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Emerging Adulthood--Skeel

Next weekend's New York Times Magazine has a fascinating cover story on emerging adulthood, a term coined by the psychology professor Jeffrey Arnett to describe the stage of life between adolescence and adulthood.  It's already posted here.  Jeff is a dear friend dating back many years to a time when we both were still emerging adults, each doing graduate work at the University of Virginia.  It's a wonderful term and a wonderful but frightening time of life.  Reaching emerging adults seems to me one of the most difficult challenges for the church in our time, since their cultural experience so often seems at odds with the values reflected in the church, in ways both good and bad.

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Comments ( 3 )

I enjoyed the article but thought Lerner was right. It seems that emerging adulthood - as a developmental stage - is a particularly American phenomenon (and a recent one at that). Thus, it doesn't seem like a developmental stage at all, but developmental fad so to speak.

I also thought the neuroscience data was unpersuasive. There are studies which show that myelination (e.g., white matter) continues well into the 40s and even the 50s. It's really hard to say whether such facets of brain development represent an immature brain on the road to maturity or merely one that is changing.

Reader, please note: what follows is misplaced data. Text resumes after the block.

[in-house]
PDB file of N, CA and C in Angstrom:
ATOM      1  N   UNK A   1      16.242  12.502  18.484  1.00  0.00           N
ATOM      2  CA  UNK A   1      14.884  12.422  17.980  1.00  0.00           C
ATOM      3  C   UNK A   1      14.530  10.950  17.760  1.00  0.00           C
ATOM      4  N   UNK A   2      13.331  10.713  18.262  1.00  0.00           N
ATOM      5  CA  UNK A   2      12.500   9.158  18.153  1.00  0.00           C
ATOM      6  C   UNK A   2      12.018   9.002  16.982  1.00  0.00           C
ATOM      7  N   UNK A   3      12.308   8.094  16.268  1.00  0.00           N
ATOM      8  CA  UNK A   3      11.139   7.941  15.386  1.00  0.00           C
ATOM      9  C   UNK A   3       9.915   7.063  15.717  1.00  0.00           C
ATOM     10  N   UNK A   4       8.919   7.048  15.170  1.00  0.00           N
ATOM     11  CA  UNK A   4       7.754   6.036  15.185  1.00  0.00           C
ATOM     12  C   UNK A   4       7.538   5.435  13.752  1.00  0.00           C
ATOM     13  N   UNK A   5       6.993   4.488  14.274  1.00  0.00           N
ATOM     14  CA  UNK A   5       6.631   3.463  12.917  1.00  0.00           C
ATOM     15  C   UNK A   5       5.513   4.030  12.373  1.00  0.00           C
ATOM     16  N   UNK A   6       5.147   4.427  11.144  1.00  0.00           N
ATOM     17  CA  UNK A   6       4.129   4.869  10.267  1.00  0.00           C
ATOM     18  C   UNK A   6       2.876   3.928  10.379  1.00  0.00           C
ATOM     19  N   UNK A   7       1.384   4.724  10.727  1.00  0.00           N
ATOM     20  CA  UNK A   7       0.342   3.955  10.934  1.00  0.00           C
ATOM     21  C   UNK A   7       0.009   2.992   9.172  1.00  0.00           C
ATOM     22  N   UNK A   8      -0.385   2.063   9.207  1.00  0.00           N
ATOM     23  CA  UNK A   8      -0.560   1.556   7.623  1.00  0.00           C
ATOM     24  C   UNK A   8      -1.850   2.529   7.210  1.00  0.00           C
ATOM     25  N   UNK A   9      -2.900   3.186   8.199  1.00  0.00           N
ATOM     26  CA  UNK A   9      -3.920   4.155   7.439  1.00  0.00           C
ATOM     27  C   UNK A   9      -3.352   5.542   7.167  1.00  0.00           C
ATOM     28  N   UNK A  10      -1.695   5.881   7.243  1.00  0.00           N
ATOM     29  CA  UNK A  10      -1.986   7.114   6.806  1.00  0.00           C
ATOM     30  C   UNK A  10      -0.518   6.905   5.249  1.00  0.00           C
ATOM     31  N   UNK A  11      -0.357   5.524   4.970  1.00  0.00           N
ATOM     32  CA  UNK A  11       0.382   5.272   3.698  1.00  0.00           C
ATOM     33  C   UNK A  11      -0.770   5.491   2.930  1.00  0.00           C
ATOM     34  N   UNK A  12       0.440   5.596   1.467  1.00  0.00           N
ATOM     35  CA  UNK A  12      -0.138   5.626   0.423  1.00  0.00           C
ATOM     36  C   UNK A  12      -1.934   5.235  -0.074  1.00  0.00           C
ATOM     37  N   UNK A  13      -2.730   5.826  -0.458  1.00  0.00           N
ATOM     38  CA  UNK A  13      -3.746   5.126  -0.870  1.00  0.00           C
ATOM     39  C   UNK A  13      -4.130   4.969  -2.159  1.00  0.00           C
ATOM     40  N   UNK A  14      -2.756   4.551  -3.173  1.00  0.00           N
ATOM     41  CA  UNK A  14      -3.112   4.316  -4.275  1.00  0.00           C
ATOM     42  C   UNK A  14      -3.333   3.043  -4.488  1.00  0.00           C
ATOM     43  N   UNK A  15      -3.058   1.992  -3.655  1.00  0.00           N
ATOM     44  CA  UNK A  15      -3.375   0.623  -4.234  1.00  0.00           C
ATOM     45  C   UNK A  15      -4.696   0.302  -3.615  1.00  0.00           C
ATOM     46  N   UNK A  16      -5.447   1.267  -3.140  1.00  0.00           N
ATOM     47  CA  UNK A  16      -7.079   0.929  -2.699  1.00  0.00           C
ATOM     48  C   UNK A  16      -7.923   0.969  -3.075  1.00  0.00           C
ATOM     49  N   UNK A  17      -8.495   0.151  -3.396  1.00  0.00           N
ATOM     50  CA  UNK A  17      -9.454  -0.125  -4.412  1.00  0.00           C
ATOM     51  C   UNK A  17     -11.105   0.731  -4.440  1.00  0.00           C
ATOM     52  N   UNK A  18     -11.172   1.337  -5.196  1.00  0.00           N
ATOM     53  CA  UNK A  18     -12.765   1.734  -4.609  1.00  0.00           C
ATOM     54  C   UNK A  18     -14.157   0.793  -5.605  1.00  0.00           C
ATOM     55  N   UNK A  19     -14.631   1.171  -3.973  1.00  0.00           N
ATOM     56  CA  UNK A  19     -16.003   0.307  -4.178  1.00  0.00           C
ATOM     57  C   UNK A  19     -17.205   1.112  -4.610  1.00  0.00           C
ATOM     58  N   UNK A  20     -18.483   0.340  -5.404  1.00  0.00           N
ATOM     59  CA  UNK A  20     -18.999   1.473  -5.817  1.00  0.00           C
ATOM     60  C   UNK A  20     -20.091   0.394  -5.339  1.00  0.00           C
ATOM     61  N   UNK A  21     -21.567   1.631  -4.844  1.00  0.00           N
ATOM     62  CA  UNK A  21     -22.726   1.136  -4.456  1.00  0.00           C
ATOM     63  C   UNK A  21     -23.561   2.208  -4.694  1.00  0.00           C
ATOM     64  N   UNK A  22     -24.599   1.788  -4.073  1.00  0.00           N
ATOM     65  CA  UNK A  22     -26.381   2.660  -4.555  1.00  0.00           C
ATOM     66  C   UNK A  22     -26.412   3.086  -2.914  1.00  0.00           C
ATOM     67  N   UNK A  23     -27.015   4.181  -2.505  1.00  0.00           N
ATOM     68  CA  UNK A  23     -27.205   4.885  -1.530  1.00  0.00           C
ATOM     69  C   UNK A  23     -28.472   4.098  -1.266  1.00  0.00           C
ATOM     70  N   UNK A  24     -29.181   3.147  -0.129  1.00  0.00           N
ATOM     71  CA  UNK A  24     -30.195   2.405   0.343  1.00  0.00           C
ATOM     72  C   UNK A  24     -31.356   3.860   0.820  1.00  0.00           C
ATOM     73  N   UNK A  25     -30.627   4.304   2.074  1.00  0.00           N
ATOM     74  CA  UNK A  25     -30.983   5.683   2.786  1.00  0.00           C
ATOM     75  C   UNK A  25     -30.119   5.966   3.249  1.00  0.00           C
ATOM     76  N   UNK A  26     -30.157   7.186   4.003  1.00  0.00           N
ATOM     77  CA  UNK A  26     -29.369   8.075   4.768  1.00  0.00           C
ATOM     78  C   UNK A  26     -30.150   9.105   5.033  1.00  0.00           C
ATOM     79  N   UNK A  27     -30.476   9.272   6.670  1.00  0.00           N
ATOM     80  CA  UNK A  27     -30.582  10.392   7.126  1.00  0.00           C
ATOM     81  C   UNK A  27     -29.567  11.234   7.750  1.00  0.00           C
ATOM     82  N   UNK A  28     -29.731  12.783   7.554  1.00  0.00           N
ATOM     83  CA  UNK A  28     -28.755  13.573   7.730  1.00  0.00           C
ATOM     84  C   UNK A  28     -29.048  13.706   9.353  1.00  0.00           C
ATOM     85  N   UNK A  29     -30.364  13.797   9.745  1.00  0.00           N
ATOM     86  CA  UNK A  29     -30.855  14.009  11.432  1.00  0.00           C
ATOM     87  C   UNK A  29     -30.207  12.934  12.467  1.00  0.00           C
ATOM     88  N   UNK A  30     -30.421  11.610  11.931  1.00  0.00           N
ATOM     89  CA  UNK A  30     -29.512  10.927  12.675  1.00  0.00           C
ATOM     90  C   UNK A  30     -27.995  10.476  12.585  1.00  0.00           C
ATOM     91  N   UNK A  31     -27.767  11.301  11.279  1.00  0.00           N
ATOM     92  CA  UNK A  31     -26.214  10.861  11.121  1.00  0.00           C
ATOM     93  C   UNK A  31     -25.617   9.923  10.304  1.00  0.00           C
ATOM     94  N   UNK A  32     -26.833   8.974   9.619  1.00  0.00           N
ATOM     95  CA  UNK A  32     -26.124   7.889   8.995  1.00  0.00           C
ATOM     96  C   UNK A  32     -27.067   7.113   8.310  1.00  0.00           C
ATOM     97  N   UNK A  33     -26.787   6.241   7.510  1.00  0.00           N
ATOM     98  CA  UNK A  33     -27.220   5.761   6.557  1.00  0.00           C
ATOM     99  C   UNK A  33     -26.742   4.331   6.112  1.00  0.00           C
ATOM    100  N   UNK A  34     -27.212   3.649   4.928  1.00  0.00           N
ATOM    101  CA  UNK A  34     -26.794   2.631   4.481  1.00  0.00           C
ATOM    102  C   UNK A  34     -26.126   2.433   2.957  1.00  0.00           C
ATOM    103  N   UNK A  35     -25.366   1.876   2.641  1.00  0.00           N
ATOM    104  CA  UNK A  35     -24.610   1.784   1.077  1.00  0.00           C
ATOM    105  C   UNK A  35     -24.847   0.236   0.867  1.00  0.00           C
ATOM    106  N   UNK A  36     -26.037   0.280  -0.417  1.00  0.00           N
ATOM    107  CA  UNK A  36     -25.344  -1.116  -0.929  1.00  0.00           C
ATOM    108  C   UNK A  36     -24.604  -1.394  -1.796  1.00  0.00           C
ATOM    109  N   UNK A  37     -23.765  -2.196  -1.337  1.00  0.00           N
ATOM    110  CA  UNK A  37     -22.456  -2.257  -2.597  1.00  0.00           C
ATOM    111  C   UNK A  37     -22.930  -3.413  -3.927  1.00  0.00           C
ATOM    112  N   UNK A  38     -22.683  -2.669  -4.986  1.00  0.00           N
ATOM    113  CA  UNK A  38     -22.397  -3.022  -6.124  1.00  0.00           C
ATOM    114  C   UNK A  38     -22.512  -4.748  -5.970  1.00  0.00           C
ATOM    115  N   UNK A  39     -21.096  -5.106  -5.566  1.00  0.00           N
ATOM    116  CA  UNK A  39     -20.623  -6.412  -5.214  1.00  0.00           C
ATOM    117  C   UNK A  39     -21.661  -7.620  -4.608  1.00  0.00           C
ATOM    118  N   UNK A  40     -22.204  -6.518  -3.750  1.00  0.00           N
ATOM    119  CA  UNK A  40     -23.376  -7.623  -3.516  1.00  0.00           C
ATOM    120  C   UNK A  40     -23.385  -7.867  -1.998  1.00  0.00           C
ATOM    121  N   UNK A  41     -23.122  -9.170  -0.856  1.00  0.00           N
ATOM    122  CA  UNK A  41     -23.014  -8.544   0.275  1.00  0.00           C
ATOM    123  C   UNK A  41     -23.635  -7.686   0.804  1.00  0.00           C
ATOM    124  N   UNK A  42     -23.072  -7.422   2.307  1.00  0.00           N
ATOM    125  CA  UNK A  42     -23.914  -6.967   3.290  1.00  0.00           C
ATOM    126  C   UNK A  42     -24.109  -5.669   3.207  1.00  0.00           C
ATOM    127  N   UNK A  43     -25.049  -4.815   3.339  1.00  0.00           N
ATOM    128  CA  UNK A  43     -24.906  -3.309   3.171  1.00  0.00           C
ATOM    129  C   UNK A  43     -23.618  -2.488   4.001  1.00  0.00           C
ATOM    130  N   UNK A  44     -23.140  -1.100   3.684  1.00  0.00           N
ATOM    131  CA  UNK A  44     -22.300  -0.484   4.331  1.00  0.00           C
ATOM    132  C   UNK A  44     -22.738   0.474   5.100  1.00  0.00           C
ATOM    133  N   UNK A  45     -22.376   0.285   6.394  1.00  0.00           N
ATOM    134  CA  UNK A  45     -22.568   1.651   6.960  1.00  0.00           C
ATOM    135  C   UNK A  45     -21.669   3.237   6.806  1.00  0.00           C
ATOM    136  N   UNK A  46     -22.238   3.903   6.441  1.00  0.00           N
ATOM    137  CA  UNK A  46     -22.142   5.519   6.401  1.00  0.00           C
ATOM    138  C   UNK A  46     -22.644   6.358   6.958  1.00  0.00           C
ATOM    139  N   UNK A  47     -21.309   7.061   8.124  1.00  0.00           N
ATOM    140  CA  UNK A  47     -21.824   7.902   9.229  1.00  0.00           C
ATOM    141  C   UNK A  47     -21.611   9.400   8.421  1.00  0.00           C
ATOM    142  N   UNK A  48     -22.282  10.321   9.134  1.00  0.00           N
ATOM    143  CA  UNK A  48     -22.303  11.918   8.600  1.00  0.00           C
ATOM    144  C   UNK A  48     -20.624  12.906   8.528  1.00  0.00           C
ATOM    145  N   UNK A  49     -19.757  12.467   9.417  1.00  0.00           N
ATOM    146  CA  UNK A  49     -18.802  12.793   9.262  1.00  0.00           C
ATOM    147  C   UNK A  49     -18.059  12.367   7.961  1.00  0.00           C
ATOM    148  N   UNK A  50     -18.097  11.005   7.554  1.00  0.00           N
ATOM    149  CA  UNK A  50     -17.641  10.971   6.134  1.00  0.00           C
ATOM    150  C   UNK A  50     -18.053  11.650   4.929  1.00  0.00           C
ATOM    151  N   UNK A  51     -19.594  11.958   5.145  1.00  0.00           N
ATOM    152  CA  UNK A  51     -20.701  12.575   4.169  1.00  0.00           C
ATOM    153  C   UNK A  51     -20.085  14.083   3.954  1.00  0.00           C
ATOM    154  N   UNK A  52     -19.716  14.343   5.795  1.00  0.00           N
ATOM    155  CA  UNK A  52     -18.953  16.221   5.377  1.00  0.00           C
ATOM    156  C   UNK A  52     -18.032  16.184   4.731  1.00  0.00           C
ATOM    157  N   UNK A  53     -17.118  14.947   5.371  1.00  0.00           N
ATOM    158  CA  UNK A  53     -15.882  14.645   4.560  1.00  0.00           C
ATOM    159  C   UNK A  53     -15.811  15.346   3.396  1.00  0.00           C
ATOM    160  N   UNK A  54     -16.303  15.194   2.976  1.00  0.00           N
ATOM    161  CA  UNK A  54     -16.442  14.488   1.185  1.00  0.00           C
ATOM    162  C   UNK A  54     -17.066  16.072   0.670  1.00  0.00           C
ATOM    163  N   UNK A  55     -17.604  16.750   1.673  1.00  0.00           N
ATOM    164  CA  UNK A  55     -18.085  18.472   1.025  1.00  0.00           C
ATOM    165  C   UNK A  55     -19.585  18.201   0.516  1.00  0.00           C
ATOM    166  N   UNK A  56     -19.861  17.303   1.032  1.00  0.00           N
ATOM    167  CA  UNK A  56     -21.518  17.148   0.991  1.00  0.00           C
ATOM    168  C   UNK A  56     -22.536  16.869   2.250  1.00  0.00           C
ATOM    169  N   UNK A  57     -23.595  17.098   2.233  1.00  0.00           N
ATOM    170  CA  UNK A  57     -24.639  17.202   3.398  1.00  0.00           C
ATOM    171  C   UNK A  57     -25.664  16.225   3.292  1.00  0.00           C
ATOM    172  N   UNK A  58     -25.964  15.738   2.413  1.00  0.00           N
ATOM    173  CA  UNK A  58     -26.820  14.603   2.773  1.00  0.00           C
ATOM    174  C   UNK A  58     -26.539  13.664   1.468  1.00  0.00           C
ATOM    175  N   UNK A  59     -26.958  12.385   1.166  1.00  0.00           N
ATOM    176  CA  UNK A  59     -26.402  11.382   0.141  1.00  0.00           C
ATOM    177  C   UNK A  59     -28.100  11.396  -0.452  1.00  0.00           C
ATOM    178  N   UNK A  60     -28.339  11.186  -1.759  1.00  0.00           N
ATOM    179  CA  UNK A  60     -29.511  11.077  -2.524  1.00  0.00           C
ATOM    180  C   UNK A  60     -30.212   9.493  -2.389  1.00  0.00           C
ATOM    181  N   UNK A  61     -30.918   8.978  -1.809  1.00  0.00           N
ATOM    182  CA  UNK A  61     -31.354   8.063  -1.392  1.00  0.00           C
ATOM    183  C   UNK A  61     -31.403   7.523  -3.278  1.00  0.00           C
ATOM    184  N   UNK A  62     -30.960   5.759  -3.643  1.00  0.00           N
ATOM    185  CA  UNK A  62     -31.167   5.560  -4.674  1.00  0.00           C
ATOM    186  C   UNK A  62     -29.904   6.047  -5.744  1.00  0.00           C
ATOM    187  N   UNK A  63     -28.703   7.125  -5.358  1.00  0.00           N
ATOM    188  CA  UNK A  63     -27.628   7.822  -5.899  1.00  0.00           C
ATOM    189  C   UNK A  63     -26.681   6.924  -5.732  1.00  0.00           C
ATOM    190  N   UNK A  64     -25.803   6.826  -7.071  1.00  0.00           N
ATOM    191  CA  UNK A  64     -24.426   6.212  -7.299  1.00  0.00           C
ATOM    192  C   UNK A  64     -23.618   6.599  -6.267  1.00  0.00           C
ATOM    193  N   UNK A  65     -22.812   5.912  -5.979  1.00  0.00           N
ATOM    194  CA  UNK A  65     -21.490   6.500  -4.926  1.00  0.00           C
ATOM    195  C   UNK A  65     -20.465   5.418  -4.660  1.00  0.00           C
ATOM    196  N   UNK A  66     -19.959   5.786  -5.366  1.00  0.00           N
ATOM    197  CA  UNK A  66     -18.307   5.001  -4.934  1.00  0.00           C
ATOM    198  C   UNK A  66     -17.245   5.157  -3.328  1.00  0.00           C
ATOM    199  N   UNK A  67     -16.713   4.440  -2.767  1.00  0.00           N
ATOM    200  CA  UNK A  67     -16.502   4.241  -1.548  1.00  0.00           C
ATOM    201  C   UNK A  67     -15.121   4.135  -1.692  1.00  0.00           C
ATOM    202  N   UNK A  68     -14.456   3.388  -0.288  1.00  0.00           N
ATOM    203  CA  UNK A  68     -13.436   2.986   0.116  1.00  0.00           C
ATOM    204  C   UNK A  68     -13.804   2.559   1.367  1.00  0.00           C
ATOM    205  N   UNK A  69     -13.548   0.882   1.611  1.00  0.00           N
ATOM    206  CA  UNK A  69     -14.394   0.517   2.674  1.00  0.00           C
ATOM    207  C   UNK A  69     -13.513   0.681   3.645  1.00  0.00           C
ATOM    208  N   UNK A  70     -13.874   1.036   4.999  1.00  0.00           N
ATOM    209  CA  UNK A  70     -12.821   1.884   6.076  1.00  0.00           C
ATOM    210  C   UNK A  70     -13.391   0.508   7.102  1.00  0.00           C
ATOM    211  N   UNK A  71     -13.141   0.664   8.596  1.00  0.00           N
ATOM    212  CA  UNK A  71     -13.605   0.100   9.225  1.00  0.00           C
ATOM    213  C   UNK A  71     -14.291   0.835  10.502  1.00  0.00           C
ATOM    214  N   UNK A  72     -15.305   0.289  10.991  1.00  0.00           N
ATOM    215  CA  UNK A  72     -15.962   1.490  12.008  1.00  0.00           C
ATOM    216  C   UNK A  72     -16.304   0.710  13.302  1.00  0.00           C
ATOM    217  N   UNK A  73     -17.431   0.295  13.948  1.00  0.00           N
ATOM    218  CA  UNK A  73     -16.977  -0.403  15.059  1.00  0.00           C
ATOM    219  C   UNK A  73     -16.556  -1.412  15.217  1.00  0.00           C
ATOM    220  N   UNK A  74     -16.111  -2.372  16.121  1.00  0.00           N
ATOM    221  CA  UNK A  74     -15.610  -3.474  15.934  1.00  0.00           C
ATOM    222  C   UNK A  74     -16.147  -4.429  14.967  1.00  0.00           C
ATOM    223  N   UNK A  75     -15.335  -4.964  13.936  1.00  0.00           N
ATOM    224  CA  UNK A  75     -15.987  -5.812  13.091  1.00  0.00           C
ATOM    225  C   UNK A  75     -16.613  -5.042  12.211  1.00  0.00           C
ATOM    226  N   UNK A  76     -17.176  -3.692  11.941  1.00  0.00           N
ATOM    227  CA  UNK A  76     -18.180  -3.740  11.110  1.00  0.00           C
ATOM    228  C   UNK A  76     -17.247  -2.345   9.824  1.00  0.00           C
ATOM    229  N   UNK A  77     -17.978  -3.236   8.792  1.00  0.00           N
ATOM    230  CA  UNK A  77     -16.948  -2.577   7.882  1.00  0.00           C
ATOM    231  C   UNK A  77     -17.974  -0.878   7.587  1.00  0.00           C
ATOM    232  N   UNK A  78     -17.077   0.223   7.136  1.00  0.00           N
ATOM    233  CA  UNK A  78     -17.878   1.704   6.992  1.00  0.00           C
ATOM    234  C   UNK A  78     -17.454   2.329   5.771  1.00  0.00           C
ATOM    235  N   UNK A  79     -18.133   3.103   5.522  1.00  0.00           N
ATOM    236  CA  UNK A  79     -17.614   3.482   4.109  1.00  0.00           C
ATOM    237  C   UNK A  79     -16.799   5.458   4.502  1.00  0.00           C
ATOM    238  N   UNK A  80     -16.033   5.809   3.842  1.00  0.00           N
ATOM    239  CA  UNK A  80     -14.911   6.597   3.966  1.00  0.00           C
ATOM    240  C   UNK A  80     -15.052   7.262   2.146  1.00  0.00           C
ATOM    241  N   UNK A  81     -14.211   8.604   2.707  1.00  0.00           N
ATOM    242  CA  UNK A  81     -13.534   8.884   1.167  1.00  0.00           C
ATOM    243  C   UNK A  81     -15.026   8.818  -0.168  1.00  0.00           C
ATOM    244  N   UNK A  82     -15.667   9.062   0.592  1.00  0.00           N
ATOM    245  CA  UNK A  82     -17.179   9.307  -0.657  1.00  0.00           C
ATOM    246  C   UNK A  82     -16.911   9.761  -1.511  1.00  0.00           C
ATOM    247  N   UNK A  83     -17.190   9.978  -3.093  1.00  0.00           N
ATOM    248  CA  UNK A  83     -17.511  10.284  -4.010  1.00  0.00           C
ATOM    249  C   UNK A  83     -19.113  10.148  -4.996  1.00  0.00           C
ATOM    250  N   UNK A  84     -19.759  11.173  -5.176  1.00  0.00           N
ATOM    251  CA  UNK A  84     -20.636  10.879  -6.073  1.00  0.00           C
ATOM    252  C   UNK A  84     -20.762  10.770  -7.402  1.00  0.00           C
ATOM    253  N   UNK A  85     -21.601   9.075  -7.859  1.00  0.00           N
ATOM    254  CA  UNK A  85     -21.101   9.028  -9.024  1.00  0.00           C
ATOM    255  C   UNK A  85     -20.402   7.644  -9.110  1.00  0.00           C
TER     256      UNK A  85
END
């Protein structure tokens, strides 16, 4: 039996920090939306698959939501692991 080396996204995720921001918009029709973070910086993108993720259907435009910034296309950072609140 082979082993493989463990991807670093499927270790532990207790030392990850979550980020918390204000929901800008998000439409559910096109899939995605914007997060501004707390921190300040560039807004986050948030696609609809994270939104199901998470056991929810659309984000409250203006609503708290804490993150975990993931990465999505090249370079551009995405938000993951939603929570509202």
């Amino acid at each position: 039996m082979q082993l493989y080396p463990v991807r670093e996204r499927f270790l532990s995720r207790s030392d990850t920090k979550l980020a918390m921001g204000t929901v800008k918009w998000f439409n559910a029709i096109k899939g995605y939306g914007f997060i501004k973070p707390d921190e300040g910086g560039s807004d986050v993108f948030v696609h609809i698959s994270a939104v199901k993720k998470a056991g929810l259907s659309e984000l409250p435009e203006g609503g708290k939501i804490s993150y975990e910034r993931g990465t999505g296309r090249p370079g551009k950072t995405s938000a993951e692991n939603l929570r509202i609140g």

Steve-- This is really interesting, especially on the brain studies. Do you have the same feeling about adolescence-- that it's not a distinct stage-- or do you think it's more compellingly distinct given hormones, the physical changes etc?

My sense is that how much of an impact factors such as hormones have on psychological development is perhaps overstate a bit nowadays. After all, adolescence is largely a modern development in industrialized society. Before 1850s, the term wasn't around and children of this age often assumed adult responsibilities, including marriage - and that was at a time when the age of puberty was higher.

Folks might well say fine, but today adolescence does exist. But that begs the question as to why. If it always existed (but was merely undetected) then one must assume that it's largely a biological process. But with falling puberty rates we should have some evidence that something like adolescence occurred later in life in the past. I think the work of psychologists like Robert Epstein suggest this isn't the case.

Alternatively, one could say that adolescence is a social phenomenon. But inasmuch as this seems right, it also suggests (to me at least) that as a developmental stage it's largely socially constructed and highly malleable to cultural influences- and hardly universal. And that’s a big problem when we’re talking about developmental stages.